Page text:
The property market has continued its strong year with another weekend of high auction clearance rates, and the lower Australian dollar could make it even stronger.
Experts say the plummeting currency could actually start encouraging more foreign investors to spend their money in Australia.
“This goes both ways,” says SQM Research managing director Louis Christopher. “You see existing property investors being hurt by the lower dollar because it means they’re getting less of their local currency coming back.
“That being said, when we see a falling dollar, housing becomes cheaper for those who are considering entering the local market and it means they’re getting a better price.”
The dollar has continued its fall, opening this morning above US96 cents. New reports indicate the dollar could hit as low as US85 cents within the next year, according to Fairfax. Many economists have expected this fall to eventuate as the American economy improves.
But as Christopher explains, the lower dollar attracts property investment to certain areas.
“The falling dollar is good for the local economy, and therefore it becomes good for the local housing market,” he says. “We’ll see more international tourism, and less domestic tourists who head overseas.”
Meanwhile, the property market has continued its streak of solid auctions results.
The Real Estate Institute of Victoria (REIV) reported Melbourne recorded a clearance rate of 71% over the weekend, compared to the same result last weekend and 60% the same time last year.
“Strong clearance rates continue to be recorded in the inner east, south eastern and Bayside suburbs this year as competition among bidders increases in some of Melbourne’s million-dollar suburbs,” REIV chief executive Enzo Raimondo said in a statement.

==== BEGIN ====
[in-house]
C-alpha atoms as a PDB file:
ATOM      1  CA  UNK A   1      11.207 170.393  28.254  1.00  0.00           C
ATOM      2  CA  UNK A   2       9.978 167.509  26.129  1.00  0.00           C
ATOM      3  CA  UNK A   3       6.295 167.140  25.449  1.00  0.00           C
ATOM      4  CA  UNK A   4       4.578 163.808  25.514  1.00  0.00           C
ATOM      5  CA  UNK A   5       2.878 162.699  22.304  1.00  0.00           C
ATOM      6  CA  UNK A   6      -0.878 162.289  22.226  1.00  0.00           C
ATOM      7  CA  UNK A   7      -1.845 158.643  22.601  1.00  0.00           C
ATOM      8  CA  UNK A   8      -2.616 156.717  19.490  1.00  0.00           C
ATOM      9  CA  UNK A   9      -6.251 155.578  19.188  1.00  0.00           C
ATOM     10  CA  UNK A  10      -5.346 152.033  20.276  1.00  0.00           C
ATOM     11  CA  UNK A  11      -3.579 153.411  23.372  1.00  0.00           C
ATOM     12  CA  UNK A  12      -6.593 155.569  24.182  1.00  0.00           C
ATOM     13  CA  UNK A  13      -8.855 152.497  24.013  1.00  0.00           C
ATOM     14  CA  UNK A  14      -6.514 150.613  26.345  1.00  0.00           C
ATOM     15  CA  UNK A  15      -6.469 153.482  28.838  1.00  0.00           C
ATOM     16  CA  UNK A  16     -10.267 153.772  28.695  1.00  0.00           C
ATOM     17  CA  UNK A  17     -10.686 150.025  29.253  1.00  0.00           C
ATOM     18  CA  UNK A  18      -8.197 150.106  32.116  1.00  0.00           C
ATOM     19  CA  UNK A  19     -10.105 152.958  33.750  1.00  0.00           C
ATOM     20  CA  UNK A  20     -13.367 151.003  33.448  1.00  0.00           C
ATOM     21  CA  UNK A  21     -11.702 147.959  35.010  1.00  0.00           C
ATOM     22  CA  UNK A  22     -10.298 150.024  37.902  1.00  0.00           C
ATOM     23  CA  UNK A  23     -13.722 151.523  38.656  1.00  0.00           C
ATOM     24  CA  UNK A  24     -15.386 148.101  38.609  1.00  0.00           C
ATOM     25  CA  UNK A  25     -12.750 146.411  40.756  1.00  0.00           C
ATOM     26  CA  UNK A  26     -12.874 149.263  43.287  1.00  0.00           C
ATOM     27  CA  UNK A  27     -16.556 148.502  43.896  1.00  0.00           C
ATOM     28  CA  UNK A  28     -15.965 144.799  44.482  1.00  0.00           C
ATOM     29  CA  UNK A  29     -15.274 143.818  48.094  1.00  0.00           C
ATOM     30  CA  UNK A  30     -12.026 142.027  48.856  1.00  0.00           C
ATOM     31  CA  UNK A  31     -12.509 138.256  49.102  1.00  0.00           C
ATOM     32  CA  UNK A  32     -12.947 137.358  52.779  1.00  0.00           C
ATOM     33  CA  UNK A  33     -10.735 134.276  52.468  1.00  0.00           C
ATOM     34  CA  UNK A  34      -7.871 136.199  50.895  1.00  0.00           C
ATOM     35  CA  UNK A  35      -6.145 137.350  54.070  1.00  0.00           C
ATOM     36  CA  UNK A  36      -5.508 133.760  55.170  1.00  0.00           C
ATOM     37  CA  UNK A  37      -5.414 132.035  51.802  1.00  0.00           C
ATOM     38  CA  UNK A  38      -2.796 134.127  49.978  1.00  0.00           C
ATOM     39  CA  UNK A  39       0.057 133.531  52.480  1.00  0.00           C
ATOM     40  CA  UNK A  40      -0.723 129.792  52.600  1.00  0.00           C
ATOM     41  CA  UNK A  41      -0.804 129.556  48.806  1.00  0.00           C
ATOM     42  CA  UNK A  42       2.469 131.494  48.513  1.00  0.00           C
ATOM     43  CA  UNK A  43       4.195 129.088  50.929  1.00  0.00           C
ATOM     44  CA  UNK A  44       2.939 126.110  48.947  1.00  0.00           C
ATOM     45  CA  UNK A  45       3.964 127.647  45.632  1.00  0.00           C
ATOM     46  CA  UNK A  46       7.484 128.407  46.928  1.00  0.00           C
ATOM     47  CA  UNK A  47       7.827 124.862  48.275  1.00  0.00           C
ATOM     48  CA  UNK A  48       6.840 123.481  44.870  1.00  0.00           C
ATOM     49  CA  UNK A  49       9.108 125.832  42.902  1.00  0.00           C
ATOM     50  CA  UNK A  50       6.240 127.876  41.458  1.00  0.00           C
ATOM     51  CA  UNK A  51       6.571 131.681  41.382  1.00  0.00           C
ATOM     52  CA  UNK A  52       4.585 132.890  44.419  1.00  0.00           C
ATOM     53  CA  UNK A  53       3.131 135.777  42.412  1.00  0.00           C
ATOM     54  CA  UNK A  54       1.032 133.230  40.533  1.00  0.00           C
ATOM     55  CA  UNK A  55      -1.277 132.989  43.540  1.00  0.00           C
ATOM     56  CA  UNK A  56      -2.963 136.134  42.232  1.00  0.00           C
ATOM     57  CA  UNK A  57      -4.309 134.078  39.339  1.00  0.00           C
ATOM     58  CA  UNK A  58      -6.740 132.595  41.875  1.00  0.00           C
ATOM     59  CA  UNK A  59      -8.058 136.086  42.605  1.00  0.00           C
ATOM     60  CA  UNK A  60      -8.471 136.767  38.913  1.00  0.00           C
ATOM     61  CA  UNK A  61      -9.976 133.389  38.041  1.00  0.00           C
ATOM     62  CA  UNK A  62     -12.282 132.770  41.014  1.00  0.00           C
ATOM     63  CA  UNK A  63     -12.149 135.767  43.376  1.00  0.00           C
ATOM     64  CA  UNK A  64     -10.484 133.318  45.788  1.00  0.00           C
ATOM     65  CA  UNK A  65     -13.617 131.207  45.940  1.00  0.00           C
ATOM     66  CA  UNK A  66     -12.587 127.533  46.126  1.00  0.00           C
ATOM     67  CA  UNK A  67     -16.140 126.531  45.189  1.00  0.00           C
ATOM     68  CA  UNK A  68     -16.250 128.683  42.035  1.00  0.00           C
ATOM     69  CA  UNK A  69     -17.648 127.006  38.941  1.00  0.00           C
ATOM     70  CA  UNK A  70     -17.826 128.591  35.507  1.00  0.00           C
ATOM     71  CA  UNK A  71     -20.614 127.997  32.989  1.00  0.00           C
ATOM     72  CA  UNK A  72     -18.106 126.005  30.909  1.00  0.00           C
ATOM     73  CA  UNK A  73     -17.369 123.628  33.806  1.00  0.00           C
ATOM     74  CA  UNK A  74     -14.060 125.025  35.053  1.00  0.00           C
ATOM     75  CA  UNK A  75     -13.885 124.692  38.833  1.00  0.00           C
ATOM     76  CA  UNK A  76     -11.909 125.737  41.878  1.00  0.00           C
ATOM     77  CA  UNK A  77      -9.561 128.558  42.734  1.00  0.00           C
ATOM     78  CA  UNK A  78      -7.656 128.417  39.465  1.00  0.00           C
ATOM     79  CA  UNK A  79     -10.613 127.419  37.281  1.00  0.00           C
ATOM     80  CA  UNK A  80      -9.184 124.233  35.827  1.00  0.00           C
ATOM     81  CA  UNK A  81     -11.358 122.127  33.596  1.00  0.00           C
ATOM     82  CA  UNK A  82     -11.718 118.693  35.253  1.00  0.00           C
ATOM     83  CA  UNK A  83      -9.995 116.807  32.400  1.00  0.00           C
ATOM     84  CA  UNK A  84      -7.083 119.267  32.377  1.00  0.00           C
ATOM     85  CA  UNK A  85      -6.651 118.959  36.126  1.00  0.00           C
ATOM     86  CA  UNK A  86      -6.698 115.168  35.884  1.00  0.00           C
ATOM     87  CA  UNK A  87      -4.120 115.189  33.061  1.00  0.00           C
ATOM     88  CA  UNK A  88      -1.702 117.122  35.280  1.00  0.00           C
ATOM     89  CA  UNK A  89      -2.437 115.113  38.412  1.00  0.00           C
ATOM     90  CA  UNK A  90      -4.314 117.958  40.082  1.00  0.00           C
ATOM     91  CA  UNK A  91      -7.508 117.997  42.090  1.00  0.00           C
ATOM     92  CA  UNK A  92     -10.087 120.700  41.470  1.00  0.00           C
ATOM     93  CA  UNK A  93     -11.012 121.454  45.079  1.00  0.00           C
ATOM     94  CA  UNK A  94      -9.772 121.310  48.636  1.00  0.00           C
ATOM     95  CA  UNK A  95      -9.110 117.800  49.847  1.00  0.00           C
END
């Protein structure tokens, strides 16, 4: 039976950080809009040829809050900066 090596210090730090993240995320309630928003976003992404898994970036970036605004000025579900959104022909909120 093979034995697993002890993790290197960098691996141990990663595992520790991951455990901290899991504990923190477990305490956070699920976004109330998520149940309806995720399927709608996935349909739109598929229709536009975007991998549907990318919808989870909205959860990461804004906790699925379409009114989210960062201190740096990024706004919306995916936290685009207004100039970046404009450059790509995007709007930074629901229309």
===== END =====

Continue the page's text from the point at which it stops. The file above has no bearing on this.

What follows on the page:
There were 665 auctions reported, with 473 sold.
In Sydney, the city recorded a clearance rate of 76.5%, based on 286 reported auctions and 237 sales. The figure compared to 54% recorded during the same time last year.
Both results continue the strong series of clearance rates recorded during 2013, alongside positive sales price data from RP Data and the Australian Bureau of Statistics.
Christopher says he believes the market is in a state of “modest recovery”.
“Overall, the market is in a recovery. In some cases it’s a little quicker than modest, but house price growth has been difficult to measure because the reporting bodies have been varied.
“However, our opinion is that we’re still on the recovery path.”
Christopher says while the Melbourne and Sydney markets have remained positive, Canberra is struggling.
“The market is hurting there, and Darwin… while fairly strong, we think is sensitive to a downturn.”